Buying a L85 replica is quite a brain teaser, because there is a large choice on the market. There are 4 manufacturers to choose from: ARES, ICS, G&G and (Chinese) Army Armament. There are, of course a lots of differences, both externally and internally, due to using different materials and techniques, but there are also some similarities (Army is basically a G&G copy). I should mention that I’m not going to describe a box or a real-steel version, because it’s just pointless. Today we will be reviewing an Army Armament’s replica. Our L85 has been slightly upgraded, but stock parts will be described.
To start with, I should give Army’s L85 some credit, for being very well made, despite being Chinese made. Mat black receiver of a gun has been made out of stamped, sheet steel, which gives it a better durability and weight. It makes the gun feel really good and solid. Unfortunately, there are no real markings, just “MADE IN CHINA Army” on the left side, and “R85A1 SERIES” on the right side.
A metal carry handle contains an adjustable rear sight. Handle is mounted on a 20mm accessory rail, which is used to mount optics ( but putting anything other than SUSAT there is an abomination).
A polymer front grip, meant to contain a battery is quite well made. Lots of space there is a big advantage, because it even fits a 11,1V 2200mAh LiPo. There is also a sling mounting point on the front grip, that can be moved from side to side. It should be mentioned, that the sling mount point’s thread is easy to wear down, but it can be fixed by removing the original thread and putting in a threaded insert. Under the front grip, there is a nice touch- a moving, steel gas block!
An adjustable front side is made from ZnAl, but it’s pretty nice.
The outer barrel is unfortunately covered with a shiny black paint, and has a flash hider at the end, threaded on a standard, 14mm counter-clockwise thread. Both are made out of ZnAl. Also, there is also a brass ring stabilizing the inner barrel.
A quite big trigger is made from ZnAl, but a trigger guard is steel. There is a safety, marked with “S” and “F”.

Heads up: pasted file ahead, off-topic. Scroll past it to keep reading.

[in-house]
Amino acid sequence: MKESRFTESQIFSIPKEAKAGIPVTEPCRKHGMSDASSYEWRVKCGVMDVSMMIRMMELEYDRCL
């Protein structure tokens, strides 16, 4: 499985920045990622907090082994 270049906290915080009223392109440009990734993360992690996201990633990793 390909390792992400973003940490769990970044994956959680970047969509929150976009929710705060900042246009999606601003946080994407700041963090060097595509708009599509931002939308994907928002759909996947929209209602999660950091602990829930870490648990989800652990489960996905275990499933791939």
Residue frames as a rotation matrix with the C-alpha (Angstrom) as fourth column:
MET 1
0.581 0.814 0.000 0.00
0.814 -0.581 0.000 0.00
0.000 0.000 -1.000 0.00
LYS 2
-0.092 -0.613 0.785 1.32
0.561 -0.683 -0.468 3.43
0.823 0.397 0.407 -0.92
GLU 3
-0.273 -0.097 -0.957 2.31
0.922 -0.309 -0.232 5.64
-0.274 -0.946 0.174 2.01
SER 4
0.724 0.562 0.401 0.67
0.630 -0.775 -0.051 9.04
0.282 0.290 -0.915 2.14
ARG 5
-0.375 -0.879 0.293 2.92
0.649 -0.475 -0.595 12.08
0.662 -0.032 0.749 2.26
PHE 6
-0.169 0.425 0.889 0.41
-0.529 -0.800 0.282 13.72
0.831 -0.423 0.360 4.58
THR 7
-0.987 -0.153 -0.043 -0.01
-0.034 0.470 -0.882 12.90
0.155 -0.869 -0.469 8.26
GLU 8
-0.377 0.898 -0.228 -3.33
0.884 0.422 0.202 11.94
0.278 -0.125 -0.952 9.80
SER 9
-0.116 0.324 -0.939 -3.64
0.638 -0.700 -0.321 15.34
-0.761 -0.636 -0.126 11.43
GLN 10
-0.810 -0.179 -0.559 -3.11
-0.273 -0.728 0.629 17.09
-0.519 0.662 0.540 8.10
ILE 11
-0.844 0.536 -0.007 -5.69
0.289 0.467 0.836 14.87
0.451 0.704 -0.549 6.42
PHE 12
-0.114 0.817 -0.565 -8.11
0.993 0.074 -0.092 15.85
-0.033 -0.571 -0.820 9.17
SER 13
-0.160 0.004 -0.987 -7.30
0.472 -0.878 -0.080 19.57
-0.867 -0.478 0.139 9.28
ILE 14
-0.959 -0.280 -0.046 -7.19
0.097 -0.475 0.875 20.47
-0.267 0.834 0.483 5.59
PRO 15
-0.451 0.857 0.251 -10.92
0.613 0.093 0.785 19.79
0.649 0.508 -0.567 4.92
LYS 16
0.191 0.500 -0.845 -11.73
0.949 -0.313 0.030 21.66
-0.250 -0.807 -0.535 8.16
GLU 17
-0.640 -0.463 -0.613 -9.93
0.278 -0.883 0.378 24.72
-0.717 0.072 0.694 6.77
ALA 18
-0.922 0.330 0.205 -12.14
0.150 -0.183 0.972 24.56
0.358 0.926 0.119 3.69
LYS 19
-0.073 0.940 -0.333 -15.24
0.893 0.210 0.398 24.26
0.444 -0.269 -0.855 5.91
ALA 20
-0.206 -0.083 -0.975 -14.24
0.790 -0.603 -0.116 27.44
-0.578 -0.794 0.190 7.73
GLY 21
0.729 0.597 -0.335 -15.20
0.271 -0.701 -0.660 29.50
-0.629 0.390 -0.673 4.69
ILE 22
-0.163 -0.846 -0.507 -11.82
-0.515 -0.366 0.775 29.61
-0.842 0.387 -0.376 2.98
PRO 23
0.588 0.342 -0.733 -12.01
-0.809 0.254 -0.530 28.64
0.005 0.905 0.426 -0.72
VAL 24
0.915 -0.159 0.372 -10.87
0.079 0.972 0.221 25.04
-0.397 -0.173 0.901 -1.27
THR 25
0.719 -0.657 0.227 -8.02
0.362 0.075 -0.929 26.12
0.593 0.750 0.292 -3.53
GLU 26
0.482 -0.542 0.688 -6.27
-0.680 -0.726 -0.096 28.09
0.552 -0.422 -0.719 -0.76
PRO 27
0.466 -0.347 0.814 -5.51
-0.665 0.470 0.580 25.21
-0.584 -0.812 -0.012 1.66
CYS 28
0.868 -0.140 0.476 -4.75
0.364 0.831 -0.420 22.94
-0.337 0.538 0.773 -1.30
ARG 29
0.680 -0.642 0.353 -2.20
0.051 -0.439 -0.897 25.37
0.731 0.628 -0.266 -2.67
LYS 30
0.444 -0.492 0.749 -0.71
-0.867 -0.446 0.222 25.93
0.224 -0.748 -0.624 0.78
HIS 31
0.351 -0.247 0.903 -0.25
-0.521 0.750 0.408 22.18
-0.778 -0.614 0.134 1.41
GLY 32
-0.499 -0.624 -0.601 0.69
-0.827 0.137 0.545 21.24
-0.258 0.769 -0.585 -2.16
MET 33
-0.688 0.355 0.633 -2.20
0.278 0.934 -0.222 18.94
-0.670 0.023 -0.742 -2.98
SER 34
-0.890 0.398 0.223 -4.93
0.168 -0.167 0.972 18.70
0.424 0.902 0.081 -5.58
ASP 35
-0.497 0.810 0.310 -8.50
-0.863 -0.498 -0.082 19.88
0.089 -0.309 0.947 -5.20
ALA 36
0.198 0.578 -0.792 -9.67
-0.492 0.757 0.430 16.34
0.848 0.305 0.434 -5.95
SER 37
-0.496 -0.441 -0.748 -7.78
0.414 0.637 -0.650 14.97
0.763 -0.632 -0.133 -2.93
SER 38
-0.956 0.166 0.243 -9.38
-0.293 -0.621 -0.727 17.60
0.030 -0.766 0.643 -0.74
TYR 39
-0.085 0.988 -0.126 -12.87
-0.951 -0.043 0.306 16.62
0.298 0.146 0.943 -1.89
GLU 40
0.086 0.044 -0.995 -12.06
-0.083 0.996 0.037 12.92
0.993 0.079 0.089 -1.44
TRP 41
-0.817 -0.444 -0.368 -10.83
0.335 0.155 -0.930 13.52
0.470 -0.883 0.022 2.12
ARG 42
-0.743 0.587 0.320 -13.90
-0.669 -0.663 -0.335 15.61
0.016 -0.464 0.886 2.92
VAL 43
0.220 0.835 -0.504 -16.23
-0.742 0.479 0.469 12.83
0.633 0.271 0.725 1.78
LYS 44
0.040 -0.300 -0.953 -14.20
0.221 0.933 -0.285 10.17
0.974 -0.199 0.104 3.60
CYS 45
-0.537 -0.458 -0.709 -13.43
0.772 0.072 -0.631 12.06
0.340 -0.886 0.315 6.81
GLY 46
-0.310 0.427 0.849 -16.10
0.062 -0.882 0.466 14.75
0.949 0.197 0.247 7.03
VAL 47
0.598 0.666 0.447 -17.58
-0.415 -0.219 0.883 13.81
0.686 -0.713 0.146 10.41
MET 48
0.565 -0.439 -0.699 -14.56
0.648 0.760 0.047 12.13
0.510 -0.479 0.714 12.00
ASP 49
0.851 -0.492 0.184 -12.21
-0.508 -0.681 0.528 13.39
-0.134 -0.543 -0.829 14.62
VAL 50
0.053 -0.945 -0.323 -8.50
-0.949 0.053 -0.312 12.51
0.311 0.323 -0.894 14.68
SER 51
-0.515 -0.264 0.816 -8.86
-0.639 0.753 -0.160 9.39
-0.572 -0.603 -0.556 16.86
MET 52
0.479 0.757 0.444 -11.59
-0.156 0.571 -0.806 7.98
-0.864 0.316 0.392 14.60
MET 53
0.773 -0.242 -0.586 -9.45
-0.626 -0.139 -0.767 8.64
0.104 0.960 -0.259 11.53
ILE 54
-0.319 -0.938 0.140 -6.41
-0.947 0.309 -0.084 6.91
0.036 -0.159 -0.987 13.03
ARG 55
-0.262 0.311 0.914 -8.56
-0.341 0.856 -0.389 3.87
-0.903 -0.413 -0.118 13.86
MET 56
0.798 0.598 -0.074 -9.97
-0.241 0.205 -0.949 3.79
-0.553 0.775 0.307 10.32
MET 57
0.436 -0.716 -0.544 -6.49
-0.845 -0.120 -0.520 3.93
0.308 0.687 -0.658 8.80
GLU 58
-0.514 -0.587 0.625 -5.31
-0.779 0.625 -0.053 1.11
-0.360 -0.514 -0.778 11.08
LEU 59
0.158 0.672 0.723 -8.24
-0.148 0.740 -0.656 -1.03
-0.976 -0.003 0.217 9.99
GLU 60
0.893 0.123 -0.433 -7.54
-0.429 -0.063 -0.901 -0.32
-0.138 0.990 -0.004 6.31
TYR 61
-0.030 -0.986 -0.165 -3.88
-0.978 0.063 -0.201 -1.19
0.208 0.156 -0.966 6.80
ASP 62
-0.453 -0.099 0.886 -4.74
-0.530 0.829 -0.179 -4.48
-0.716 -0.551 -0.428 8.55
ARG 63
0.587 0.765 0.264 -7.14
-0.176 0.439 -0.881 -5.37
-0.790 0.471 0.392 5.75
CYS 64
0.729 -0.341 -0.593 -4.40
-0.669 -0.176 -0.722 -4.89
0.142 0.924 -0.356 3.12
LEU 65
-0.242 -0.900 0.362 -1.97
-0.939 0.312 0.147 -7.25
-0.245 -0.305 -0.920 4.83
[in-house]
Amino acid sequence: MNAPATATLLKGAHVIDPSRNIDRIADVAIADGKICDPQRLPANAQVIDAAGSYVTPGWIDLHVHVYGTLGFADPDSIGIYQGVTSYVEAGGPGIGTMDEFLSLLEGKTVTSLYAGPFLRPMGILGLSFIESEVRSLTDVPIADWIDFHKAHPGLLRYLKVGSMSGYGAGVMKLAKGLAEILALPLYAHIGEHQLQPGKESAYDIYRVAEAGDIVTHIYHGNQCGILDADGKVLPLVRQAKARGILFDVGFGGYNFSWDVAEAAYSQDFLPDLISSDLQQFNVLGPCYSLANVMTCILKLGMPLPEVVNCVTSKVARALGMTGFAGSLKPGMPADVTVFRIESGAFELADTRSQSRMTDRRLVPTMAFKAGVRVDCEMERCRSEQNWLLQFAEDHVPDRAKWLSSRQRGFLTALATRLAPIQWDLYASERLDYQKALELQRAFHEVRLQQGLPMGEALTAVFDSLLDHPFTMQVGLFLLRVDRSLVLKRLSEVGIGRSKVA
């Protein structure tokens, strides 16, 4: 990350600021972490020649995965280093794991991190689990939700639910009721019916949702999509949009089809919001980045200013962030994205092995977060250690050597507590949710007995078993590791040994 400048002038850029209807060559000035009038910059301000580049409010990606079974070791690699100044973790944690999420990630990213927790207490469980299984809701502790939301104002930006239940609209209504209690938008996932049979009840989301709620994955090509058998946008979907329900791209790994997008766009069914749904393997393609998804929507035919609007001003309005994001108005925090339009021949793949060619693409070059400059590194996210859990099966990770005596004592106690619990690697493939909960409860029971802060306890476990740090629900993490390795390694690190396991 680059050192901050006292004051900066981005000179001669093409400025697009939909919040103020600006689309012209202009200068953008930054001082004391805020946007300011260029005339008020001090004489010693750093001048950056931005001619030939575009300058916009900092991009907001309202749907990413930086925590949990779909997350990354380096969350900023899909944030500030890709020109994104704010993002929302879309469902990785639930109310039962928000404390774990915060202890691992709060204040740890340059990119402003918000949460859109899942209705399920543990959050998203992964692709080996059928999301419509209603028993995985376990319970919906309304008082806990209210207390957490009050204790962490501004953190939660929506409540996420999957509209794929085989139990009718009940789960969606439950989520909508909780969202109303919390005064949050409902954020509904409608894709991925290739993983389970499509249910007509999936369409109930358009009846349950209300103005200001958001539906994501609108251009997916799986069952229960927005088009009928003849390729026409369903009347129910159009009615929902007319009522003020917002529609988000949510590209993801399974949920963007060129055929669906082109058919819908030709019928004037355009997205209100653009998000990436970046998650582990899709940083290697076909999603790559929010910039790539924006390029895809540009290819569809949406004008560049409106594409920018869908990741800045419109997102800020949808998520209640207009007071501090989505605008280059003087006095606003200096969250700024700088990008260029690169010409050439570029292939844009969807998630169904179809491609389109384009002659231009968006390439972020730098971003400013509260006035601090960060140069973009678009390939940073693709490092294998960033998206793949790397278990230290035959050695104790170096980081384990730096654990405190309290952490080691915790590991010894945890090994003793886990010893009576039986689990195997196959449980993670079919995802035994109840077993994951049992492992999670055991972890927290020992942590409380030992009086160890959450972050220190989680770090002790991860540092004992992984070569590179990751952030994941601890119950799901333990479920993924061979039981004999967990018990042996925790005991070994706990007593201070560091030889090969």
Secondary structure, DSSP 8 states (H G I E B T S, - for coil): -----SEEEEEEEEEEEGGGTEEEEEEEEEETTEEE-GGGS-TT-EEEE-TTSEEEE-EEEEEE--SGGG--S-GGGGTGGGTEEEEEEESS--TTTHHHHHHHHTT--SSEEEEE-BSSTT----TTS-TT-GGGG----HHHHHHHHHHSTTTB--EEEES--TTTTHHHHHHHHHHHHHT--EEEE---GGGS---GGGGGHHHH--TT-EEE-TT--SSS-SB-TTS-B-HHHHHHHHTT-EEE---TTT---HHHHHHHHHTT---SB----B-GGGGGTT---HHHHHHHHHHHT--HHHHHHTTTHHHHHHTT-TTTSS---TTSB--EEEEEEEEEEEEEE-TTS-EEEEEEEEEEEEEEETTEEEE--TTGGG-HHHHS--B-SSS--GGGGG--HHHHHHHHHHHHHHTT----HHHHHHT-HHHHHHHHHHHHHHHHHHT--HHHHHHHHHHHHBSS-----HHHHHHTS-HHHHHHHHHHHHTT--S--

A mag release lever, most like in the original gun, is very easy to press accidentally. The gun is fed with a standard STANAG magazines.
A plastic fire selector is placed on the left side of the gun. Placing it on the “R” results in a semi fire, and “A” is full auto.
I can only show you how to get to the Hop-up assembly and a top half of a Gearbox (which is really easy to get out), because everything else is perfectly assembled by Qbson from BBmax.
Internal structure and tuning
Hop-up is plastic M4/16 type, with quite bad stock rubber, that came damaged. The stock, brass barrel is quite standard for Chinese made gun, with about 6.10mm diameter.
It should be noted, that L85’s gearbox is a “long” type, so the piston and cylinder are longer than standard V.2 and V.3 ones.
Stock spring is around M100, but I replaced it with a M130. Worth noting is that you can use standard springs, but they don’t work perfectly, because gearbox is longer than normal :p
Guarder tight-bore, Metal JG hop-up chamber and red madbull rubber gave me a stable 450 fps.
Motor is long type, quite miserable. JG’s Neodymium motor works great.
Overall cost of my customization isn’t too high, because SHS’s cost next to nothing. It costed me around £50, including tight-bore barrel and replacing cables with mosfet.
Some curiosities and problems.
As you may know Army’s L85 is G&G’s clone, with some minor details. First of them is a blow-back system- breaks easily and puts some stress on the gearbox and battery. You can “switch it off” by disconnecting the charging handle from the piston.
Secondly, it works a bit like an “open-bolt” gun. That means, that after a shot, piston travels back, and waits there for a next shot, which results with an immediate shot after pulling the trigger.
Last, but certainly not least is a spring release, found in the mag well. It sends the piston forward, so the spring isn’t compressed all the time. Unfortunately, after replacing the motor we lose that feature, because better motors generate too much tension on the gears, co we can’t release the spring.
Unfortunately L85 has some flaws, like a bit unreliable gearbox and sometimes semi-auto doesn’t work properly, because of how the trigger and contact cube is made. There are two solutions possible:
1) Shooting full-auto only (interesting, huh?), because Rate of Fire is so low, that shooting single shots by properly squeezing the trigger is not a big problem .
2) Putting in a better motor and battery- problem magically disappears.
3) Also, not all screws are missing from the front sight’s base, which makes it loose. Putting in 3 screws (two on the sides and one on the bottom) fixes the problem.
RoF is a bit low, because of a longer, 19 teeth piston, which means that the gearbox has ¼ more work to do than a standard one. Good 11.1v LiPo gives us around 20 BBs/sec.
Despite not being really extraordinary when stock, you can easily and quite cheaply modify it to get a good looking replica with a steel body. Being a Bullpup, it’s a very compact gun with a long (509mm) inner barrel. Yeeeeah, it has it’s downsides, but they are easily fixable, which gives us a really reliable Airsoft gun. I can honestly recommend it to any Britophile, and I think none will be disappointed. You just have to put some money into it.